But the second half was largely relentless one-way traffic, certainly in terms of anything meaningful at the business end. Without their talisman attacking figures from the 52nd minute, Rovers looked increasingly as blunt as The Bees began to look penetrative.

Interestingly, both Saturday’s game and the earlier fixture between the two sides at Ewood in August show identical possession stats, Brentford dominating on both occasions with 61% to Rovers’ 39%. The number of shots/shots on target were exponentially higher in a far more open game in London but significantly in the first game both Benrahma and Sawyers, increasingly influential as Saturday afternoon unfolded, were withdrawn as the Londoners failed to convert their dominance into goals.

Benrahma was eventually taken off on Saturday too but not before the damage was done in a game far removed from that tense “one goal wins this either way” affair.

And this time Maupay, suspended for the Ewood game but in the top three of leading Championship scorers despite playing in a  struggling side for much of the campaign, was around to help gobble up the opportunities. From 4-2 there was no coming back even in a  see-saw game like that.

I’m yet to be convinced by the Rodwell at centre-back experiment. Millwall, Ipswich and Bristol City were feeble up front and I thought both he and Lenihan were ordinary on Saturday. But sheer availability of numbers dictates that Rodwell will be back there on Saturday.

Raya was unquestionably at fault for the crucial third with a dash from goal as ill-advised as the one against Birmingham but he would have had to climb over a decisive pairing like Hendry and Moran to get near that part of the area for a ball looping 25 foot in the air. Even Hanley and Duffy, pre-downing tools, would have been more decisive.

It will be interesting to see if Mowbray uses the pure footballing duo of Mulgrew (if fit) and Rodwell against Bristol City. At least they are a right foot/left foot combination which he favours.

The only Robins fan I know of, and possibly not a great barometer of the fortunes as he makes me look a happy-clapper, once stating he’d prefer Owen Coyle to Lee Johnson,  says they don’t actually have a functioning centre-forward either but they seem to be doing alright having ghosted unnoticed and unheralded into the top six on the back of a run of 11 unbeaten in the league (we keep running into in-form bloody sides – after their cup win on Tuesday Brentford are ten unbeaten) with seven straight wins if you count two in the cup.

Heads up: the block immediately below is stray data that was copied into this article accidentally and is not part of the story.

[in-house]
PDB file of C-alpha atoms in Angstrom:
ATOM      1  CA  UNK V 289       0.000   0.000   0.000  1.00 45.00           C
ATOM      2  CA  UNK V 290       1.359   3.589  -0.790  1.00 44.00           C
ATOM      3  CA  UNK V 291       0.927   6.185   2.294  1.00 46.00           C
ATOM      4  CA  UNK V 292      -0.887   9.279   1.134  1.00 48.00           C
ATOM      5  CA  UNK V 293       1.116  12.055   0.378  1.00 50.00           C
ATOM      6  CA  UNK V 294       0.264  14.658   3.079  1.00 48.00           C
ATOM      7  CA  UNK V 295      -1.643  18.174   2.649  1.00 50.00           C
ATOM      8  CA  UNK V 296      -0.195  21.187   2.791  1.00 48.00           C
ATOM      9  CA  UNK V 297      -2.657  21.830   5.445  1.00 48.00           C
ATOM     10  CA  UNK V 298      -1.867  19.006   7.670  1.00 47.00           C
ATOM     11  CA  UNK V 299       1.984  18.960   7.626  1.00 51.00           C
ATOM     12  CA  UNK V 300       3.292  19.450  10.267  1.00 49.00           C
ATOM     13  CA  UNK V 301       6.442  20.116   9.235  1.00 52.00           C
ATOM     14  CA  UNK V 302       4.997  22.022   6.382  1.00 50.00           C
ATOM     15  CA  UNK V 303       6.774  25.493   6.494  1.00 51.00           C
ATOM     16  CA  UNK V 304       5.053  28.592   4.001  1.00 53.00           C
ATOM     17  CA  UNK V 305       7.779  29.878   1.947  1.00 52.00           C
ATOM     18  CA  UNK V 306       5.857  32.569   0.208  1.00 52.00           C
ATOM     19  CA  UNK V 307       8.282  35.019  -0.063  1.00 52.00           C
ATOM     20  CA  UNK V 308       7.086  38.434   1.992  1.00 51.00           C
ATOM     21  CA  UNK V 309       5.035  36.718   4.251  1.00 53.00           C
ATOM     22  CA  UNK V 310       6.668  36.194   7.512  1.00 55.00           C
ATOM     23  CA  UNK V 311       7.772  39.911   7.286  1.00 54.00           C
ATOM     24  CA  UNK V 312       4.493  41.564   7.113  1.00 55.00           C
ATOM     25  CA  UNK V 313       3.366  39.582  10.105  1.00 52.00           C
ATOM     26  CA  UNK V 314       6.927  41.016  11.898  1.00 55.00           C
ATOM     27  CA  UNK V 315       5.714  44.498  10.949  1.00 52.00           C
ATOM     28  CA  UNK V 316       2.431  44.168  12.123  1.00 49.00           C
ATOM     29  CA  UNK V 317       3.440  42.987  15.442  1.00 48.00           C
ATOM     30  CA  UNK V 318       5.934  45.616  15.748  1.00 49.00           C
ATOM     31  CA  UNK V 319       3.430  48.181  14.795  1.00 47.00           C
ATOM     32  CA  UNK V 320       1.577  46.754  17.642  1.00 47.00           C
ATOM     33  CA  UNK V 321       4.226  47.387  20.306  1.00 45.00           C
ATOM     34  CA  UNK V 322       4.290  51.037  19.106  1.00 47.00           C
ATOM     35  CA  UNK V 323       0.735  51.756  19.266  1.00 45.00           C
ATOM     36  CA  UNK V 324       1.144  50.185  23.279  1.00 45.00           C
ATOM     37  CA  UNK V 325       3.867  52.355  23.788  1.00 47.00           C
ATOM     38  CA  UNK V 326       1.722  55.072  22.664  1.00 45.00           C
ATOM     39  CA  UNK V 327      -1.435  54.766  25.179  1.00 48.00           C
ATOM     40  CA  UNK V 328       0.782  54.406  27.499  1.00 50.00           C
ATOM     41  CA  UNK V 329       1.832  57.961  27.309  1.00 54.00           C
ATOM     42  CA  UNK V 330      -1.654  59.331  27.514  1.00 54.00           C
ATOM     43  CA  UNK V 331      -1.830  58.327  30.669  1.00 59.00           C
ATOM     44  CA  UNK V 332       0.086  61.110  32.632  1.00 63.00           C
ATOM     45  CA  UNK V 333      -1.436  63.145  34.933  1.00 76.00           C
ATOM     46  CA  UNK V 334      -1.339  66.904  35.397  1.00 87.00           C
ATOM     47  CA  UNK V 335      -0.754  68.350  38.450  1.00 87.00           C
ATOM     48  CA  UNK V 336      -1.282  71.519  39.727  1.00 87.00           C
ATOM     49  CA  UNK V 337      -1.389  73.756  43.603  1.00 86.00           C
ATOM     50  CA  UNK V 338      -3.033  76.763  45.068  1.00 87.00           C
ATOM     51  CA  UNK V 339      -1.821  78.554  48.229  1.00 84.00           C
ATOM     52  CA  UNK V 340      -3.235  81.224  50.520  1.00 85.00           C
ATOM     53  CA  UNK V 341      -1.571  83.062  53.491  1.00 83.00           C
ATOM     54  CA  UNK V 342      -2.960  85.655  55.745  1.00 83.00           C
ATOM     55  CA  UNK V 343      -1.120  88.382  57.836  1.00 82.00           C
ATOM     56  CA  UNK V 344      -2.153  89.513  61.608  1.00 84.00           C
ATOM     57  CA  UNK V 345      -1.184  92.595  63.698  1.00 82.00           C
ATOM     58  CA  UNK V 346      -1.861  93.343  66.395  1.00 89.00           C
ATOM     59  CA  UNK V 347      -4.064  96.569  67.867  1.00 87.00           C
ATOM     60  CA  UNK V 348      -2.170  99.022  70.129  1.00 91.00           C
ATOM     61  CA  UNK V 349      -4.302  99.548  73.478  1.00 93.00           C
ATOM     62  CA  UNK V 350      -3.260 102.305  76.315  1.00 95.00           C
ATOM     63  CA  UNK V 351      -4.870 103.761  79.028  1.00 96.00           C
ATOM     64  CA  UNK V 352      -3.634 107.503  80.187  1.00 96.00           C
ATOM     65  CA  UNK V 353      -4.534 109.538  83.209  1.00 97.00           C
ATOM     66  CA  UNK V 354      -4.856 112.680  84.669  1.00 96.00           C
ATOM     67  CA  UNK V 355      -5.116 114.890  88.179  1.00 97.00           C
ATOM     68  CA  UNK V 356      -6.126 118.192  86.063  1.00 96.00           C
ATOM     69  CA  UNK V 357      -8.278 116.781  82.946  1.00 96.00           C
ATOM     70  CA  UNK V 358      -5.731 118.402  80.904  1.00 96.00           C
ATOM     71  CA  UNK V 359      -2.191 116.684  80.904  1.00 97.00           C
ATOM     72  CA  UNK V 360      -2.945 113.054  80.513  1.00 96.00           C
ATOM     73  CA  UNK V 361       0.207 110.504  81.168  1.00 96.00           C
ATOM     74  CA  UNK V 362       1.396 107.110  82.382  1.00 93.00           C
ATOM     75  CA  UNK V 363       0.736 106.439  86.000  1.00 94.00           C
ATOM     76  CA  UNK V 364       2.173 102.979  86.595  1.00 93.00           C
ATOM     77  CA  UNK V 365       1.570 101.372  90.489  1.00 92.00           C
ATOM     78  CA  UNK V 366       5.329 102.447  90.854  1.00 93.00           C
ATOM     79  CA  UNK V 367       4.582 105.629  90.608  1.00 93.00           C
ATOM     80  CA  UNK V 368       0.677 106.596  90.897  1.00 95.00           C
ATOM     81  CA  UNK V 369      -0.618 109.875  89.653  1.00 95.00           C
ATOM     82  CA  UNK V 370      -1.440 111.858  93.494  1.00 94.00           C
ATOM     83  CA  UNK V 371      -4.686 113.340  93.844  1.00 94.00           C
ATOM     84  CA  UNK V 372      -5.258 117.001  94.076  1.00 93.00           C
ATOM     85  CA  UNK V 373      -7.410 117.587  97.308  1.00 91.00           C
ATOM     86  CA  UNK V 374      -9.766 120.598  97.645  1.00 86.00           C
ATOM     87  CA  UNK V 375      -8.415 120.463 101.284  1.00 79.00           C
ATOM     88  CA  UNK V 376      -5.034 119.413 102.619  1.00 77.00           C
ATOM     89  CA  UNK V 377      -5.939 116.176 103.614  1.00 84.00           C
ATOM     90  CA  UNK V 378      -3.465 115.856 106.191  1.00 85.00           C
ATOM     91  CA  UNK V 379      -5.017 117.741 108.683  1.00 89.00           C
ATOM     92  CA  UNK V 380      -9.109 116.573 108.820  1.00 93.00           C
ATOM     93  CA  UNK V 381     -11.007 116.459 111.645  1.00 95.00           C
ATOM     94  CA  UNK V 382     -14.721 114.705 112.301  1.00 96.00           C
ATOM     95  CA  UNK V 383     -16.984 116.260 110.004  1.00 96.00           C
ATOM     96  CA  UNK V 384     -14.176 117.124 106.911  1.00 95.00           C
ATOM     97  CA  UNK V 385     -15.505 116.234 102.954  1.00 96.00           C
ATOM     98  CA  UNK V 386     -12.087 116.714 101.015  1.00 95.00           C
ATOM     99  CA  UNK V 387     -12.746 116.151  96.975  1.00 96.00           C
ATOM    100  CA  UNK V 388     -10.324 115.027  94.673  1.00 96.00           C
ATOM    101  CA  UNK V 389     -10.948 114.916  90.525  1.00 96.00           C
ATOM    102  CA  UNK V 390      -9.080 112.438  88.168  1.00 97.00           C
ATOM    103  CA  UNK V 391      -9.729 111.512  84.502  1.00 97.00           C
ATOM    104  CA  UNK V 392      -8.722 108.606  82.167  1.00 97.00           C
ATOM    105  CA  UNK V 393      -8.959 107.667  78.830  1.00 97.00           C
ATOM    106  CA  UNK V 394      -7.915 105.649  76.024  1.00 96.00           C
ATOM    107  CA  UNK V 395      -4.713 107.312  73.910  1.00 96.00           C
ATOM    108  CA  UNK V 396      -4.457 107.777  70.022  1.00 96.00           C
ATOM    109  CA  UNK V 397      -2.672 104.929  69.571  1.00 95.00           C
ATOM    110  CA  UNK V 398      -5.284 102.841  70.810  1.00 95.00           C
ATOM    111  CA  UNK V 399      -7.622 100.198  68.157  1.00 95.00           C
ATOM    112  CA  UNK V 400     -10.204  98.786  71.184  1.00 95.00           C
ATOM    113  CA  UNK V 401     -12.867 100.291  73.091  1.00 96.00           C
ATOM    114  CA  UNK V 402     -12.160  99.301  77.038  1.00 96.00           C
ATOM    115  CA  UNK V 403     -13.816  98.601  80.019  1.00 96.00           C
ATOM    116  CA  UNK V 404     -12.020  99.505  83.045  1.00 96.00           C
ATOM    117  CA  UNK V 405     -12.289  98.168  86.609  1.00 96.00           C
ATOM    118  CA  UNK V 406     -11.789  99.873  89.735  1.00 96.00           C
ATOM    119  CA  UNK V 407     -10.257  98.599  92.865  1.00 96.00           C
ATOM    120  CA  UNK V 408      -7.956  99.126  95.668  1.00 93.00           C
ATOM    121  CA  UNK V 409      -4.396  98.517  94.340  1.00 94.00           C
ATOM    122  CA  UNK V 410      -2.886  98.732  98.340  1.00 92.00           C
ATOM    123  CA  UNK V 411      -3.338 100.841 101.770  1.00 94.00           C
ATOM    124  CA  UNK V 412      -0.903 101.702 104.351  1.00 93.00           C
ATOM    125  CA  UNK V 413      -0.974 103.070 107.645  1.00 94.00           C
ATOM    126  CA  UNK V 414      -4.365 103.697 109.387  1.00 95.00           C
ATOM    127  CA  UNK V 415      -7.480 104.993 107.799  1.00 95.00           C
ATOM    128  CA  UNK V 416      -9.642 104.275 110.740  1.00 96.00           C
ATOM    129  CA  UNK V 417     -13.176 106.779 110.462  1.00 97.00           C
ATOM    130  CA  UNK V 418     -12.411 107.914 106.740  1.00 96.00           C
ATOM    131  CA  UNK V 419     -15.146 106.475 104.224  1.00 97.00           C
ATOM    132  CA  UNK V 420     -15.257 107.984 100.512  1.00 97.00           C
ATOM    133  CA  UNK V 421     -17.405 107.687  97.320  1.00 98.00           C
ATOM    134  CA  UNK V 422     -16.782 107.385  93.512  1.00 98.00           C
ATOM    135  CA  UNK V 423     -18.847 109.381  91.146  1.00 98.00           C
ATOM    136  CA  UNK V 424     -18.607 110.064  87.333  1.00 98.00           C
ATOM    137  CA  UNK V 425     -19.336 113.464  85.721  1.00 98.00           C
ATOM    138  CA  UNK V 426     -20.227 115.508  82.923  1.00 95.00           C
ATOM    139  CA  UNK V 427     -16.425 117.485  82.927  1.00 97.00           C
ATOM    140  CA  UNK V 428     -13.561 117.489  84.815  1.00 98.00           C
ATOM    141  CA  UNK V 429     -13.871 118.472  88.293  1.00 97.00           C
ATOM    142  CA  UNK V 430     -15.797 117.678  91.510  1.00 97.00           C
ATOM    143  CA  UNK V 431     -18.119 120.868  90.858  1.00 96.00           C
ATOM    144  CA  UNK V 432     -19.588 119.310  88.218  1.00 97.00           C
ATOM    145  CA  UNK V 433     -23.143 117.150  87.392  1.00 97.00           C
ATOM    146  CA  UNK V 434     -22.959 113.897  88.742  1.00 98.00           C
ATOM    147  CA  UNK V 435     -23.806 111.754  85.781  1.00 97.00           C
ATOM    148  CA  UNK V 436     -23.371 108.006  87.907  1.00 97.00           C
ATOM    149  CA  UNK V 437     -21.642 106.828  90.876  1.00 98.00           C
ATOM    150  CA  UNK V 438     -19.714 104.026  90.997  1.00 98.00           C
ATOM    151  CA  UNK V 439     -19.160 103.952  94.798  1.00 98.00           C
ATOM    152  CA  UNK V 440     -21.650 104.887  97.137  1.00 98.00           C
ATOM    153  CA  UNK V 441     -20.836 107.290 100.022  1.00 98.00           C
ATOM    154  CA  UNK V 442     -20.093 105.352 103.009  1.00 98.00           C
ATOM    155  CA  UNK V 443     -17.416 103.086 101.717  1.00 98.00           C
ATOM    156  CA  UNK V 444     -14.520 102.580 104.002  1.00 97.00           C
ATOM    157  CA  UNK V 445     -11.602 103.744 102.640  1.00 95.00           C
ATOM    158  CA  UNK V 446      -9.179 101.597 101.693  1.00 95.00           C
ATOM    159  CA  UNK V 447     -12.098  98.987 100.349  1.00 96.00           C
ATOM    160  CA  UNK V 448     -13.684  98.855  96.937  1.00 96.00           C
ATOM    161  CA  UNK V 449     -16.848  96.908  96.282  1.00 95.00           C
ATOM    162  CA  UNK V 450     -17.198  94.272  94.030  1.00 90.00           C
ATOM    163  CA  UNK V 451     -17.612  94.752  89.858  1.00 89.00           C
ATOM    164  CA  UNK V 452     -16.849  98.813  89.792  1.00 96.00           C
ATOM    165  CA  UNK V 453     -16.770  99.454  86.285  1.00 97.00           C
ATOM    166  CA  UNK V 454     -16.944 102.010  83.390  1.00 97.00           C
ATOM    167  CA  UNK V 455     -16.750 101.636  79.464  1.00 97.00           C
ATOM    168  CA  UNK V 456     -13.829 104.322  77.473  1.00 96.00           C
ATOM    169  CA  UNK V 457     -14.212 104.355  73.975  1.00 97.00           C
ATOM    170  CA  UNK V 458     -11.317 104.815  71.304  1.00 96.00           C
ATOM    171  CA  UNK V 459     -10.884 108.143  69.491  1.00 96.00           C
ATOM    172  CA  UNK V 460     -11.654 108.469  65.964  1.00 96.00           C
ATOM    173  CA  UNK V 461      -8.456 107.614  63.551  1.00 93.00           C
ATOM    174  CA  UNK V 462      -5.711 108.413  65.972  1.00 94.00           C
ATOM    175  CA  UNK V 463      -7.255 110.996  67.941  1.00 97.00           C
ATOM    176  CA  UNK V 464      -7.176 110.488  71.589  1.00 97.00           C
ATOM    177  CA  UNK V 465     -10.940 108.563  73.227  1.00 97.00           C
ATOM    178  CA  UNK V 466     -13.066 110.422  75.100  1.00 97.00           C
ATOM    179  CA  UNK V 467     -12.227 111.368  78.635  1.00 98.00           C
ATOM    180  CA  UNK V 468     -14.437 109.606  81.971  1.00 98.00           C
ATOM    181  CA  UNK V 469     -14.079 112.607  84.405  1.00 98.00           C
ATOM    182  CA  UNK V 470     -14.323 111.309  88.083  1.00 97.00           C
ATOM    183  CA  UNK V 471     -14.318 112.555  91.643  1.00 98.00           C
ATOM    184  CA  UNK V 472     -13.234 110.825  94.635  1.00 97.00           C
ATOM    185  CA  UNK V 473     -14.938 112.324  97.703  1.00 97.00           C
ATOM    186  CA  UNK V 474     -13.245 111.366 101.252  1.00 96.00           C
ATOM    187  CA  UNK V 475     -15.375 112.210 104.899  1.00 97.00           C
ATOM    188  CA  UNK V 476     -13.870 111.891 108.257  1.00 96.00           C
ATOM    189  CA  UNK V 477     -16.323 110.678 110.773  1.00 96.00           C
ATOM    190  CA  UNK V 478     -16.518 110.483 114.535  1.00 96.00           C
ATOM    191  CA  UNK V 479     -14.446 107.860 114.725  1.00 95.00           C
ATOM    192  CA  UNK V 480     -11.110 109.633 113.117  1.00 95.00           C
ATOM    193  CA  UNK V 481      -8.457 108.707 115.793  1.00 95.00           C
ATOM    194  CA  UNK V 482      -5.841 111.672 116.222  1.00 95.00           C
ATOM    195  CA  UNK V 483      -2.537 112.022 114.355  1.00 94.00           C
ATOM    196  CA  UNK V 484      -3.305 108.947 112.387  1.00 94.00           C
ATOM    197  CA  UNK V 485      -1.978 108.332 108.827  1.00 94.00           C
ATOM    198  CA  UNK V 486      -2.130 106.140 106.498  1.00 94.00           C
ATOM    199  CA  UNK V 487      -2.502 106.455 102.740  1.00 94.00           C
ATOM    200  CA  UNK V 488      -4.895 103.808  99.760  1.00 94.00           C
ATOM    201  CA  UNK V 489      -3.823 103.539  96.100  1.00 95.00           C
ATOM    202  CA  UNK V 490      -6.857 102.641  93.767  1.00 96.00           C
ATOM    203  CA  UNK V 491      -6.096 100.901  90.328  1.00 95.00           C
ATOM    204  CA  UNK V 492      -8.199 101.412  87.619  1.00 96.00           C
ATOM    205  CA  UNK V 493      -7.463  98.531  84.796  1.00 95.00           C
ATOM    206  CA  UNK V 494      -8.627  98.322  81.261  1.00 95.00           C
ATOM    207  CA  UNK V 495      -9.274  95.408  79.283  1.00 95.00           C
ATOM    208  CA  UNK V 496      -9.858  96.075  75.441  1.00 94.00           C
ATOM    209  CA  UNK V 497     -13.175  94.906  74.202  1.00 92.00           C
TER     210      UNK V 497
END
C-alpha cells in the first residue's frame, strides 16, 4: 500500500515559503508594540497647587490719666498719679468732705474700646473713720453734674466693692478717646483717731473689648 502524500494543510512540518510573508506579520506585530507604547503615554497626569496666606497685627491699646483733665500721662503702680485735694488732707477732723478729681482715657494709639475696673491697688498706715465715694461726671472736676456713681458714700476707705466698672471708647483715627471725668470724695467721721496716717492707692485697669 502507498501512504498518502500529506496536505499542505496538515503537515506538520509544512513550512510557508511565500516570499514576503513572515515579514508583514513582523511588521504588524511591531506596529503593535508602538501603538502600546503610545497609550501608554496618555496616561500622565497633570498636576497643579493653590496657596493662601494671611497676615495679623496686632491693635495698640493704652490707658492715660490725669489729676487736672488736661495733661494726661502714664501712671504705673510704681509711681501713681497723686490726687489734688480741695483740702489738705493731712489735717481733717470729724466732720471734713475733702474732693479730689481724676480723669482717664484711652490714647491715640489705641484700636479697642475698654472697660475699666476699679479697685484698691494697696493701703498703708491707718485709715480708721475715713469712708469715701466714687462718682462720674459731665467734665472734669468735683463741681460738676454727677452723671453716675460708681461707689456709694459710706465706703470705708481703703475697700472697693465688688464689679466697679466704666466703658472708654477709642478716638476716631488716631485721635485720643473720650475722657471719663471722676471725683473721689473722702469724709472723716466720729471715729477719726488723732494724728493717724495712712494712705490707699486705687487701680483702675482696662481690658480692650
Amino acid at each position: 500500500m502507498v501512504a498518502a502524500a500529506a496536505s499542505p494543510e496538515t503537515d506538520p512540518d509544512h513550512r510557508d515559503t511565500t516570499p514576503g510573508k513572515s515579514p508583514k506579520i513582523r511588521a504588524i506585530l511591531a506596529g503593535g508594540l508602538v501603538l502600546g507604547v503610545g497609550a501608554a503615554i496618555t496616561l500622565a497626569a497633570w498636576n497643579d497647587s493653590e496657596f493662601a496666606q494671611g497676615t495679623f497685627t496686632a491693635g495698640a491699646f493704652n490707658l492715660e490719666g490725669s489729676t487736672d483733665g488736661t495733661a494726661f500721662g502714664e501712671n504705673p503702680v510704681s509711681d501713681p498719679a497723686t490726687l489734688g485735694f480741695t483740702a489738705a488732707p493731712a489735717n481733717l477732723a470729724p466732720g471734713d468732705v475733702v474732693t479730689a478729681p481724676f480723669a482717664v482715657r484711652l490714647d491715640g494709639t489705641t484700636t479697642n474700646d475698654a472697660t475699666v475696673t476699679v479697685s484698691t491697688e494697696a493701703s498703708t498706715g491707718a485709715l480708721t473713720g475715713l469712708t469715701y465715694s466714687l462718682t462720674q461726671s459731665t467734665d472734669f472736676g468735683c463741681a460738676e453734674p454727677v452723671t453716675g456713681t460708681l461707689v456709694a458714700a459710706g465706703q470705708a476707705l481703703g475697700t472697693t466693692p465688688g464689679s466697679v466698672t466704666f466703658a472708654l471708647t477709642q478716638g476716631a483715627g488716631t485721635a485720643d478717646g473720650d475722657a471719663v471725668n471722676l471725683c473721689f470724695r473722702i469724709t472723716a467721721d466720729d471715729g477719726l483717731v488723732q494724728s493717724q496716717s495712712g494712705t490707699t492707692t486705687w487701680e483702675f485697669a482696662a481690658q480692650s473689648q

Maybe Williams or Nyambe will be preferred for a bit more muscle in the centre of defence. Although Nyambe’s claims to the right-back spot will be further enhanced if Bennett continues to as look out of place and uncomfortable as he did coping with Brenford’s left-hand side.

The decision not to invest in reinforcements during the window is looking less prudent than it did a week ago. Lenihan out and Dack/Graham/Evans carrying knocks reinforces the suspicion that we really ought to have tried a bit harder to strengthen down the spine of the side.

The club, and associated willing media pals, were keen, for no other reason I can imagine,  to issue regular on-message bulletins on deadline day extolling the virtues of Nuttall and Brereton which was a clear early sign that the Sam Gallagher (or anyone else) possibilities were dwindling as the day wore on.

Charlton defender Patrick Bauer, or at least the position he plays in, was a priority in Summer but isn’t now, even though fringe-of-squad  pair Wharton and Grayson were loaned out? Hmmm.

I can’t have been the only one to smile wryly as Tony, as is now traditional, assured us that money was available, he just didn’t want to spend it. Signing another player (Harry Chapman) he doesn’t feel is yet ready to impact the squad would have been low on my priorities.

Best news of the week was the Under-23s thumping Leicester 7-1. It’s the first “reserves” game I’ve been to at Leyland for a while, and mainly ventured out in the cold as our Olivia was keen to go, and I thoroughly enjoyed seeing six different lads take their goals superbly among some venerable Roverite company.

Joe Rankin-Costello, back from injury worries, hearteningly got the first and he’s a player who caught my eye a year or two ago and I wish him every success but the departure of Willem Tomlinson this week shows that the leader of the pack at a tender age can soon be passed in the queue. They are such a likeable, exuberant bunch of kids under a caring coach in Damien Johnson that you hope every one of them makes it while knowing from experience that many won’t.